U.S. general foresees 'tough fight' in gulf Commander projects six months of battle

December 17, 1990|By Carol Morello | Carol Morello,Knight-Ridder News Service

RIYADH, Saudi Arabia -- Gen. H. Norman Schwarzkopf, commander of U.S. forces in the Persian Gulf, said yesterday in an interview that any gulf war would be an all-out battle that could last six months or more.

"It won't be an easy fight," said General Schwarzkopf, who was deputy commander of the Grenada invasion in 1983. "If we have to fight the Iraqis, there's a lot of them. I think they will fight, and I think it's going to be a tough fight."

U.S. air and sea superiority are offset on land by the Iraqis' greatest strength: the sheer numbers of troops in a war that analysts predict could become the largest tank battle in history.

Iraqi reinforcements are continually being sent into Kuwait and southern Iraq, positioning for a defensive land battle, General Schwarzkopf said. But he dismissed specific numbers that have been cited in recent weeks, saying that they reflect more a reassessment of military intelligence on troop strength than any large buildup.

If war comes, the fate of 430,000 U.S. troops will be in the hands of this officer, who inspires worship from his staff and who counts Ulysses S. Grant and William Tecumseh Sherman among his heroes.

Just a month before the United Nations deadline for an Iraqi withdrawal, General Schwarzkopf has little patience for armchair generals who predict either a quick rout or extraordinary casualties.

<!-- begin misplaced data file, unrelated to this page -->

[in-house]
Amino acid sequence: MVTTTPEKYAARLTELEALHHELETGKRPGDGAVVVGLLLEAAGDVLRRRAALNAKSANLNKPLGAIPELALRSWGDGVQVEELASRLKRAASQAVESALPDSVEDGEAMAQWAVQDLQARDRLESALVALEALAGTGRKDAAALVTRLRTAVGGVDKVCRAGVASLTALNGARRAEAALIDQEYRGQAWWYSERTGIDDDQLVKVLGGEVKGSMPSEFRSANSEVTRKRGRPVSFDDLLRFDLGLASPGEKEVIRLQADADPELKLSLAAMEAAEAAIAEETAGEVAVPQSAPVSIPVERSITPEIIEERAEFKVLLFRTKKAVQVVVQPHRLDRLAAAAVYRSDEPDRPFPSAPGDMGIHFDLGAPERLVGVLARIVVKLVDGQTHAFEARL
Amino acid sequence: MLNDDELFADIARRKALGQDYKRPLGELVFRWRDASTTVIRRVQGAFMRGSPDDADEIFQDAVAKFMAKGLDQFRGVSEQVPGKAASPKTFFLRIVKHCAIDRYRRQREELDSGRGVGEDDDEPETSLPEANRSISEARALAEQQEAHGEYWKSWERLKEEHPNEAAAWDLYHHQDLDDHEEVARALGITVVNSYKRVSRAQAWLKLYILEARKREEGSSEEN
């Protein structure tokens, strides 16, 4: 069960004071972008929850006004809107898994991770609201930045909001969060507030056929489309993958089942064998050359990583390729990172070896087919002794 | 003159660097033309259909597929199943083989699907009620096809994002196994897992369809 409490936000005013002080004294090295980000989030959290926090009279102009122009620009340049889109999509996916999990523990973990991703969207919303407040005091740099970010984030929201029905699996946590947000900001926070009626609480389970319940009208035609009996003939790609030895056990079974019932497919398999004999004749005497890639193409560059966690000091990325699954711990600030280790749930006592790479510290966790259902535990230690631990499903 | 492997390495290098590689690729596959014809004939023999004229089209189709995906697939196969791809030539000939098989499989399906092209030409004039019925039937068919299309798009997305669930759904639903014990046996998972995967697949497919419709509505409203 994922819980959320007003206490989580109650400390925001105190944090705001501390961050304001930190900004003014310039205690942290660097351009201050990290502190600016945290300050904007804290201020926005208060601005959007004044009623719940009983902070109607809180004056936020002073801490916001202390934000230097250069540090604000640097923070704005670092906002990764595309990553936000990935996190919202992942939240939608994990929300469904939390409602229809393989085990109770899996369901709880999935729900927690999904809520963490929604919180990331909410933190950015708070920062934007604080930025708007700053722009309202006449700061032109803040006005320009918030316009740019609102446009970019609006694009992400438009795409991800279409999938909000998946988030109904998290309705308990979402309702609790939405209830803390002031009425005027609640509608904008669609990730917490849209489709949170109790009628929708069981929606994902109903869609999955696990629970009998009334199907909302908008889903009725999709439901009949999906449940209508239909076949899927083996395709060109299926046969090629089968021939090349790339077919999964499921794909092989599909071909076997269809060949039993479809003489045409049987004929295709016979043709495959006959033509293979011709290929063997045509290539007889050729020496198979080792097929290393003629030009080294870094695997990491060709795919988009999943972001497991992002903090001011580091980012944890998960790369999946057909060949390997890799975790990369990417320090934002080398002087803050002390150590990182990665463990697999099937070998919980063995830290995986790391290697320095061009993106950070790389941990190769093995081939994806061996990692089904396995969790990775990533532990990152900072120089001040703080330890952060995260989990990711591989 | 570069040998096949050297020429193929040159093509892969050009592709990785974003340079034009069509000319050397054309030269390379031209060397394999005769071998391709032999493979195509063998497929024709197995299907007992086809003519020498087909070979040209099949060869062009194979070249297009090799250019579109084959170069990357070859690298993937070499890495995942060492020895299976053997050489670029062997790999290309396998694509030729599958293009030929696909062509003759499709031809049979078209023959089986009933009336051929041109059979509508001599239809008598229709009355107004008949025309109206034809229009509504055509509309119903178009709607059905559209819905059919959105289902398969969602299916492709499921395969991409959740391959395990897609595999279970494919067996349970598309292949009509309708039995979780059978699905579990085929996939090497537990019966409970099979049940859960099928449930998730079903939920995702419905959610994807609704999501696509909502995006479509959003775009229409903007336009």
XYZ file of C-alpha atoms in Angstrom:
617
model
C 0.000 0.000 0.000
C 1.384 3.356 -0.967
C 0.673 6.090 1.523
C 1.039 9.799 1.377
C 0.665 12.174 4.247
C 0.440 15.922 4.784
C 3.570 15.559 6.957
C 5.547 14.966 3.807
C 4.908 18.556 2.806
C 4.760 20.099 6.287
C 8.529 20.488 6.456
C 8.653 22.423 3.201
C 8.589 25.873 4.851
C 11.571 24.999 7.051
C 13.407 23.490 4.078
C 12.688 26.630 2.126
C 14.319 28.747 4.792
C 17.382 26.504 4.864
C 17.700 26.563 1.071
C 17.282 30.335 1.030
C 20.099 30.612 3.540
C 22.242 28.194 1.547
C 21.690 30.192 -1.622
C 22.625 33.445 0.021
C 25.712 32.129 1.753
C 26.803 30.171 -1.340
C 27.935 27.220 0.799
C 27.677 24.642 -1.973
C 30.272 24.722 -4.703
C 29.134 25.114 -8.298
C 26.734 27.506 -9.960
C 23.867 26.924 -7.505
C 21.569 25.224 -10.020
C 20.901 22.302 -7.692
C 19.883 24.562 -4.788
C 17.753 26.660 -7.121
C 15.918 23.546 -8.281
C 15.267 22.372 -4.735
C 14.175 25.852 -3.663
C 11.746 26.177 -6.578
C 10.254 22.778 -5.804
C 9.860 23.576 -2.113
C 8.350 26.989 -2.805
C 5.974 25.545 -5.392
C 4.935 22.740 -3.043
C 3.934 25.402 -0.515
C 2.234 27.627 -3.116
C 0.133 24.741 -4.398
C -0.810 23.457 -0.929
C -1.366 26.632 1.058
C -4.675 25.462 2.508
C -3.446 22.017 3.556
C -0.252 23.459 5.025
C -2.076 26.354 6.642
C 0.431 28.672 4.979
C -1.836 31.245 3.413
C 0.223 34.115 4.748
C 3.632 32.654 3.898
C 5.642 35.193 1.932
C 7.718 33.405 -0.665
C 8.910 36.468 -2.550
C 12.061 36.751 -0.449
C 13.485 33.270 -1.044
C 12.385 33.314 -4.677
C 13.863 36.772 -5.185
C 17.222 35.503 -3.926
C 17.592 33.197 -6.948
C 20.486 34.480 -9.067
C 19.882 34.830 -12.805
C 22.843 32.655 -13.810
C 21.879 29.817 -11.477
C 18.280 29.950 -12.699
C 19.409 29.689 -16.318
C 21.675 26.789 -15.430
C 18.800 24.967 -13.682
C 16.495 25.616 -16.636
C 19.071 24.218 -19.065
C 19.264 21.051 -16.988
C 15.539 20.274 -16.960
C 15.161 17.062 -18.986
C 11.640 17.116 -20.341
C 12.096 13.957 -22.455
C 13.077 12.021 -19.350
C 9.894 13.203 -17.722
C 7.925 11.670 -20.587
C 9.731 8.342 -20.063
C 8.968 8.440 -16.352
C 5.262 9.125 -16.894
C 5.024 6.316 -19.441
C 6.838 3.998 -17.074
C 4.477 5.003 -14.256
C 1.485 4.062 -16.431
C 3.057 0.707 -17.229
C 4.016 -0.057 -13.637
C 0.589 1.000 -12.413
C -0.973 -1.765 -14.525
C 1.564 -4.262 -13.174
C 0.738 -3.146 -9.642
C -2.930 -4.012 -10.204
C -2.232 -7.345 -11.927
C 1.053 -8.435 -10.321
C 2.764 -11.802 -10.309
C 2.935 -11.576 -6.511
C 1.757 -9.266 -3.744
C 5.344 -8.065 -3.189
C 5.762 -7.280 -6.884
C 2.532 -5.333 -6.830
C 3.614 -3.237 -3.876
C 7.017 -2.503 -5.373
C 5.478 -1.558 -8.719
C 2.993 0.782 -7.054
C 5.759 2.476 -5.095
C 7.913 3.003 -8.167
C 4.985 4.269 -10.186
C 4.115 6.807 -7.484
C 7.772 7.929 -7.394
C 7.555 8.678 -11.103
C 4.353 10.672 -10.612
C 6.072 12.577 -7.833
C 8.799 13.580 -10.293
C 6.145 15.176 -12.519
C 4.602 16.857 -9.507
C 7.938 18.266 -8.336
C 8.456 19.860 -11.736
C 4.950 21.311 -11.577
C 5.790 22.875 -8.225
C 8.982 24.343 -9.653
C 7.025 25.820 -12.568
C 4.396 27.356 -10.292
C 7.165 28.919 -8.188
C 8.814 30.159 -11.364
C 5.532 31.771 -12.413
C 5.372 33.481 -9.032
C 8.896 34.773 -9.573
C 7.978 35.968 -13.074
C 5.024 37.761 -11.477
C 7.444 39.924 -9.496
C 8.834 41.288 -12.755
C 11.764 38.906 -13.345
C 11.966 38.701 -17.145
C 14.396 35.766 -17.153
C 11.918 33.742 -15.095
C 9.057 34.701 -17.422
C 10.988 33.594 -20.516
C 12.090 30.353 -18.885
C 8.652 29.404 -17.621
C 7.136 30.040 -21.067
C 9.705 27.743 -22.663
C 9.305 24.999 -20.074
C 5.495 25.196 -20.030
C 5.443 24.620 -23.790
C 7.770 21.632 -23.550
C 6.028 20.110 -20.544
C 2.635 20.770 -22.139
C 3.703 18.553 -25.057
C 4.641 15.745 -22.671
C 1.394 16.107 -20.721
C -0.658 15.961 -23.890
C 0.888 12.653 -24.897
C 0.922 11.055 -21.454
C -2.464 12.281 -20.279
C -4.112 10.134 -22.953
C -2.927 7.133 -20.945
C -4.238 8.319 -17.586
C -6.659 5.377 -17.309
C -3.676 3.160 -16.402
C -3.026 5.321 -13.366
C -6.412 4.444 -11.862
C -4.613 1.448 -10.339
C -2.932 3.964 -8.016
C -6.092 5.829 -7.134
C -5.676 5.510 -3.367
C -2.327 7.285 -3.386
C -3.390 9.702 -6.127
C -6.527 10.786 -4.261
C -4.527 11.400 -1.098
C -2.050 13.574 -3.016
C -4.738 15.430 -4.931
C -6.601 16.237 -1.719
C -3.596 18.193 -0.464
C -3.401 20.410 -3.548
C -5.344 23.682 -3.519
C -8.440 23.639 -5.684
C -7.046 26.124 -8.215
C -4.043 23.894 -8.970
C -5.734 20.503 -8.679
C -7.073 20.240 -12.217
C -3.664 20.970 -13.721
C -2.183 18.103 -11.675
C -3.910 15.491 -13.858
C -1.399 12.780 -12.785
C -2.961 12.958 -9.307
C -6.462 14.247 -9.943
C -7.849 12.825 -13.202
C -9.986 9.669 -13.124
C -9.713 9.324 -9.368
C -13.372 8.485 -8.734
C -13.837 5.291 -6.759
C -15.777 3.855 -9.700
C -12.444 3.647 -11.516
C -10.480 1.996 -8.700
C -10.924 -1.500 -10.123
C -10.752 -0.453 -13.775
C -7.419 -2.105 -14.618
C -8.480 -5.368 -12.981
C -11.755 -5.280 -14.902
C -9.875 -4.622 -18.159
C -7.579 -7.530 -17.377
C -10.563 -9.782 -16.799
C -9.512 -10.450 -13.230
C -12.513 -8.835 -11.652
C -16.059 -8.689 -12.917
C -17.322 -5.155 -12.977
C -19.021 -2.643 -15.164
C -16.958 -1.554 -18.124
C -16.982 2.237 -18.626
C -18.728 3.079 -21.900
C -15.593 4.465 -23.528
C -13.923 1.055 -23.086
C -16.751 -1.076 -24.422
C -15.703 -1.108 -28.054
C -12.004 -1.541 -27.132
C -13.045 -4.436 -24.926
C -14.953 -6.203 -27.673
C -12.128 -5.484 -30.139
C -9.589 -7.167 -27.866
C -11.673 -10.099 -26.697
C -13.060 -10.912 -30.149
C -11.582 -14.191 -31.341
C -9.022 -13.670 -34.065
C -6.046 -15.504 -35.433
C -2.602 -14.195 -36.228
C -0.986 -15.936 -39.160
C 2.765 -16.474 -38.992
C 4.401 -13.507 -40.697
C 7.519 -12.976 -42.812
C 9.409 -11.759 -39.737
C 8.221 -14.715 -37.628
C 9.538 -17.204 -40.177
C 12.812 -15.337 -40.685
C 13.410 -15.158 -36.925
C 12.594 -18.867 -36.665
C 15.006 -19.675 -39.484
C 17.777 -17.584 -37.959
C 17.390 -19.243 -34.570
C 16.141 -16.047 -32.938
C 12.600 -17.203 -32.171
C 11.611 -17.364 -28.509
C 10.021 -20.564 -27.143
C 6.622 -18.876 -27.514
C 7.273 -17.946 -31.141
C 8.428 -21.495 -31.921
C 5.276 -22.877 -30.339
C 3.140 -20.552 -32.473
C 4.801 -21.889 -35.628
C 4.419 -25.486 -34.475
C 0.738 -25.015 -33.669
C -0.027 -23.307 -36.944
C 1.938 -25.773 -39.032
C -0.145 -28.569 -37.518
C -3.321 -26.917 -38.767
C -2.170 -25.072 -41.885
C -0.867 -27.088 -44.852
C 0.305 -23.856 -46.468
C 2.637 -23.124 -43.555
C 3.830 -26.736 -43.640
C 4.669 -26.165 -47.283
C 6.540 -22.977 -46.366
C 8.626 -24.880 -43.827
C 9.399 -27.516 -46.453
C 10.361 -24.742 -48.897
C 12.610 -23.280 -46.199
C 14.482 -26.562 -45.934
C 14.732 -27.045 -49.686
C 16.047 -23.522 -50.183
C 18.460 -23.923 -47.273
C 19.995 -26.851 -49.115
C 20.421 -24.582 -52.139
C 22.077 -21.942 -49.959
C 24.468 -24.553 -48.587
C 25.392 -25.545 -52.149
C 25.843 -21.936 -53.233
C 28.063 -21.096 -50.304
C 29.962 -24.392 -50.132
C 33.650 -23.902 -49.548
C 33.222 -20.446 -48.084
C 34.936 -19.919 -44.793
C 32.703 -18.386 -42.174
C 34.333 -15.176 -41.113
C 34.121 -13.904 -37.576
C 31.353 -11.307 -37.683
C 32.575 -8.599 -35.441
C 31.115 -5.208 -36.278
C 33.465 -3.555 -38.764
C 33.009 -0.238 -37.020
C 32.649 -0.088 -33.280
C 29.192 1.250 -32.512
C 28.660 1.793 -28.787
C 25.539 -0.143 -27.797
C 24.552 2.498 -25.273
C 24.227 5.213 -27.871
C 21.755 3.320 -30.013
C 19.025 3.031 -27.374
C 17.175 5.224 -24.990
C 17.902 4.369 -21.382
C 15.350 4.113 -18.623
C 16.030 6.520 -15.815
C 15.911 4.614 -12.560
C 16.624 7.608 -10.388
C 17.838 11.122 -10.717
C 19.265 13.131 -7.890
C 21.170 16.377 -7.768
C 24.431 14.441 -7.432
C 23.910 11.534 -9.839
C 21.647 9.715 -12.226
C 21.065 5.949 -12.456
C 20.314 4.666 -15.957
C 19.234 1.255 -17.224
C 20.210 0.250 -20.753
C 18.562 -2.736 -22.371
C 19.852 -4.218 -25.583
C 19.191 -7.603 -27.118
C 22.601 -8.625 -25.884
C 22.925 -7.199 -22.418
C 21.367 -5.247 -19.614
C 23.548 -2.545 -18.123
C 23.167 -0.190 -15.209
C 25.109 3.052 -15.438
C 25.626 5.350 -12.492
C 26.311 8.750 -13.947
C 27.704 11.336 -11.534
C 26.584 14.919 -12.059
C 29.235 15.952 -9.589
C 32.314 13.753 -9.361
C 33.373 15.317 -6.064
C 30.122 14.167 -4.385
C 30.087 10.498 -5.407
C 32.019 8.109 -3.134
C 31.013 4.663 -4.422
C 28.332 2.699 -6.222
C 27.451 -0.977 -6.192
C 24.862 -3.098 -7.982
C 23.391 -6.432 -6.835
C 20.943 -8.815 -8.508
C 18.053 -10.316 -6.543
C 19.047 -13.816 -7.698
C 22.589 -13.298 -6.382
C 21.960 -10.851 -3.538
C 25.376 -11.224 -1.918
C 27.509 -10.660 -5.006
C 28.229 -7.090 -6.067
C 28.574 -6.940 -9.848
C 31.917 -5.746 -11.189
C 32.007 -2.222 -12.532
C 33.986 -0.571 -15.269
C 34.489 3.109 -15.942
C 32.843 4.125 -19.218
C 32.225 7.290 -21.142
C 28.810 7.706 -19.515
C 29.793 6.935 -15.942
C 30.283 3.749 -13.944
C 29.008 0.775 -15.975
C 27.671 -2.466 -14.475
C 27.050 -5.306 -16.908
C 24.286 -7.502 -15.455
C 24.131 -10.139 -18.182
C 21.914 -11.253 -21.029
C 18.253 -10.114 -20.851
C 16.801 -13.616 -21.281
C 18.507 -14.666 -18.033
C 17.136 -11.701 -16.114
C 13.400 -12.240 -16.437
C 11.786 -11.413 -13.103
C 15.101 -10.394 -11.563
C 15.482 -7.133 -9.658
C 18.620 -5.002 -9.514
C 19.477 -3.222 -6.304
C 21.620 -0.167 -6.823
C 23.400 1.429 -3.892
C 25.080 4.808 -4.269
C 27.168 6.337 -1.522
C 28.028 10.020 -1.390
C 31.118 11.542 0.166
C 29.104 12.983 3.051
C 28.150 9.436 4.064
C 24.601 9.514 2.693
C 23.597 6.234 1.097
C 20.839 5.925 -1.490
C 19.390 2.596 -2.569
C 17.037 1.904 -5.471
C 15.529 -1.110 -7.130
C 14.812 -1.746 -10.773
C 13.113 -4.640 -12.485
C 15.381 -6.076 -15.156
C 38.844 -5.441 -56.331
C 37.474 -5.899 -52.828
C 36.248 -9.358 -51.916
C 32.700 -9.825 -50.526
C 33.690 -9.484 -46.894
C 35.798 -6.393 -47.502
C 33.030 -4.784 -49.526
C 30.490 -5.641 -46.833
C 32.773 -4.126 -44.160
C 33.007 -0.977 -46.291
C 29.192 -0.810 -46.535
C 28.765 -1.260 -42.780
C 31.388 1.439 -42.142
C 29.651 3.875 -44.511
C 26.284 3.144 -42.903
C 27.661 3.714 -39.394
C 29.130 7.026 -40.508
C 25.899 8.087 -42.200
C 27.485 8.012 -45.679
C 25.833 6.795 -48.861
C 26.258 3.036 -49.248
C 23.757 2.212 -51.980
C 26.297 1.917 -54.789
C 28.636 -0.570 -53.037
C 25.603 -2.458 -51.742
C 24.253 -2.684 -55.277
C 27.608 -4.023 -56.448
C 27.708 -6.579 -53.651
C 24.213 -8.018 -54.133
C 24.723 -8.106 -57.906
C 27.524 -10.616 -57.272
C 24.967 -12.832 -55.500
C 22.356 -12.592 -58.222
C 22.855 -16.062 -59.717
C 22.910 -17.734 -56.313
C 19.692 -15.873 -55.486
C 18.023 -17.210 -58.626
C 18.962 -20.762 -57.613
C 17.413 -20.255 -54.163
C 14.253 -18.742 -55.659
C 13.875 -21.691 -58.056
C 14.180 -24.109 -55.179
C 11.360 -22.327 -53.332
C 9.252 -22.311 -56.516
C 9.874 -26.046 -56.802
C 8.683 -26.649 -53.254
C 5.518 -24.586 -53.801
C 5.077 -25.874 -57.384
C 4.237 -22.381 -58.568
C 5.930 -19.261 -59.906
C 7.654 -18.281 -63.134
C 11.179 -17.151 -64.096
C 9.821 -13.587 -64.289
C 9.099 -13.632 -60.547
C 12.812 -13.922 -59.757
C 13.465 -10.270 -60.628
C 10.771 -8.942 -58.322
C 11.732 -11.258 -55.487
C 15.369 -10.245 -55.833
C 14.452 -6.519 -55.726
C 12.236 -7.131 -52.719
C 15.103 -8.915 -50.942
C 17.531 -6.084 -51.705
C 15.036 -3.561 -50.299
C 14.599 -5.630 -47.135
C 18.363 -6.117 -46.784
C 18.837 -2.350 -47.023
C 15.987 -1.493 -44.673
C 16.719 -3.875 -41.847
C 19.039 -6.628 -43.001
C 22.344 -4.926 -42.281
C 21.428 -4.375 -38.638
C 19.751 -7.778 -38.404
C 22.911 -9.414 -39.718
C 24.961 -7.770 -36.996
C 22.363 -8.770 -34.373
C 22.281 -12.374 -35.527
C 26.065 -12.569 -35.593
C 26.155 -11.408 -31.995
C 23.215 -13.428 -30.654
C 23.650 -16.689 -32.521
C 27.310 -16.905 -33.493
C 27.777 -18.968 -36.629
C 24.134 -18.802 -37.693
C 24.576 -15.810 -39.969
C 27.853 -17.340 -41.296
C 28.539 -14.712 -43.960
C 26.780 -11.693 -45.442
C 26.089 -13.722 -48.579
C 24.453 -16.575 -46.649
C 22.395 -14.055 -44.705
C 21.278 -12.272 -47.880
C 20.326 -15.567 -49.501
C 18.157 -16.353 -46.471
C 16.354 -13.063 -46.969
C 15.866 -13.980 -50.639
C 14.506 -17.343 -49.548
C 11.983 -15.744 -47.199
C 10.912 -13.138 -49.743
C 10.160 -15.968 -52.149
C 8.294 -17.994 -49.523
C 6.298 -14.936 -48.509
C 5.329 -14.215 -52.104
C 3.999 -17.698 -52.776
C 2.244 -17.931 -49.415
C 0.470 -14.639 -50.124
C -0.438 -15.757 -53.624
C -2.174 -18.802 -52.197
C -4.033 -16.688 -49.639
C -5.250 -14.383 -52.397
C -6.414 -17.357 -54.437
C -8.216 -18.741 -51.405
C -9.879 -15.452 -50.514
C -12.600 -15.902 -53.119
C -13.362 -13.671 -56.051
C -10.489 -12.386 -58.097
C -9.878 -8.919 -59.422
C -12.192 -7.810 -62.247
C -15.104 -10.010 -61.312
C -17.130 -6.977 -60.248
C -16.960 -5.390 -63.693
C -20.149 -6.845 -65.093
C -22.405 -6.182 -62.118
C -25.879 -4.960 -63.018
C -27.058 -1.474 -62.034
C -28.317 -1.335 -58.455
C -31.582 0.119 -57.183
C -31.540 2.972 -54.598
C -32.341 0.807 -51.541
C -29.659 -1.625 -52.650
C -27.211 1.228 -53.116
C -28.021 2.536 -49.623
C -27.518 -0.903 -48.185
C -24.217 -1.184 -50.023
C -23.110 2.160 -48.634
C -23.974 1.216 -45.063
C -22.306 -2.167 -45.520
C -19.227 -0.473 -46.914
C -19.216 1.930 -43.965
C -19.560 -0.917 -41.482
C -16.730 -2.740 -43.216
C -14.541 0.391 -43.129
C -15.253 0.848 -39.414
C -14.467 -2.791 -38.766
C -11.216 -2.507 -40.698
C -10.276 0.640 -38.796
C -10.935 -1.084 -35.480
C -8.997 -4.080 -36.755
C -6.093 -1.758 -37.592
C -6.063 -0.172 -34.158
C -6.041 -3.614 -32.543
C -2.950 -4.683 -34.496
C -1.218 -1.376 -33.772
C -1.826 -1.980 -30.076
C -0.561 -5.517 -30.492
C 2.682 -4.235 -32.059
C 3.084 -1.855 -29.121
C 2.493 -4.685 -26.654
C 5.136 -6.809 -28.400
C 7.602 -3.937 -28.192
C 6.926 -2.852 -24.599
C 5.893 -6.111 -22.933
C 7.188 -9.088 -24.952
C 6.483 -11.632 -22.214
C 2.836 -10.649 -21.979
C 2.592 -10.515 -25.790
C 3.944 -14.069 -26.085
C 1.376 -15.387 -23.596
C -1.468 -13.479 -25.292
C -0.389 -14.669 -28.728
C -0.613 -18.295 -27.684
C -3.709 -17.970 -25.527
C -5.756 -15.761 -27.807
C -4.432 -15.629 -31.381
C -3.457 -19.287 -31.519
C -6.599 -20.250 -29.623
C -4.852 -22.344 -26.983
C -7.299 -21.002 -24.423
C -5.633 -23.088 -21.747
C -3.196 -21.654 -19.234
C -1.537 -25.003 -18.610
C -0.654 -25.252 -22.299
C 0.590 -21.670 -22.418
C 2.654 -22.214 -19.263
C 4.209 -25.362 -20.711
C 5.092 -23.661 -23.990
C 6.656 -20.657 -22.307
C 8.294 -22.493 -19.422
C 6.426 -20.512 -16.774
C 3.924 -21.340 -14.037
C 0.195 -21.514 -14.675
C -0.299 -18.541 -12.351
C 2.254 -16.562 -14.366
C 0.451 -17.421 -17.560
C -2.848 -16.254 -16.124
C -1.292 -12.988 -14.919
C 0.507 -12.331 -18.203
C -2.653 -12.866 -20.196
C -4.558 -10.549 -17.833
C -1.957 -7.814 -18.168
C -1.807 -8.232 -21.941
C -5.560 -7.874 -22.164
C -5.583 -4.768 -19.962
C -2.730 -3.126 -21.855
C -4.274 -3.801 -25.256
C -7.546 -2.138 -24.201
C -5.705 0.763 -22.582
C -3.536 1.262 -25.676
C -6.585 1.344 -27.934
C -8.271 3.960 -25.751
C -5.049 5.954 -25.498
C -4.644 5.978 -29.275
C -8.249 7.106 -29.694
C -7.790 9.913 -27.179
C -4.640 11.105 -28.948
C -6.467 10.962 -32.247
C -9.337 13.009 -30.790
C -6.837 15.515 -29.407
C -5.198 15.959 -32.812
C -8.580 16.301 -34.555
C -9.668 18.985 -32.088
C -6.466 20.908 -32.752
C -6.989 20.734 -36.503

"If they're so smart, they'd be in a uniform making the decisions," he has been heard to grumble.

Declaring, "I won't hold anything back" if it comes to war, General Schwarzkopf said that a massive drive against the Iraqis could help hold down allied casualties.

Paraphrasing Gen. George S. Patton during World War II, General Schwarzkopf said: "The harder that you drive on, the quicker the war will come to its end and the lesser your casualties should be. That certainly should be your objective."

The thousands of letters to soldiers every day convince him that the public backs Desert Shield: "They generally start out saying: 'I just want to let you know that I support what you're doing over there, and so does everybody else. Don't worry about those few people you see in the demonstrations. We're behind you.'

"I have great faith in the American public, and I just think that they know that it is criminal to ask the young men and women of the armed forces to go into battle without their support."

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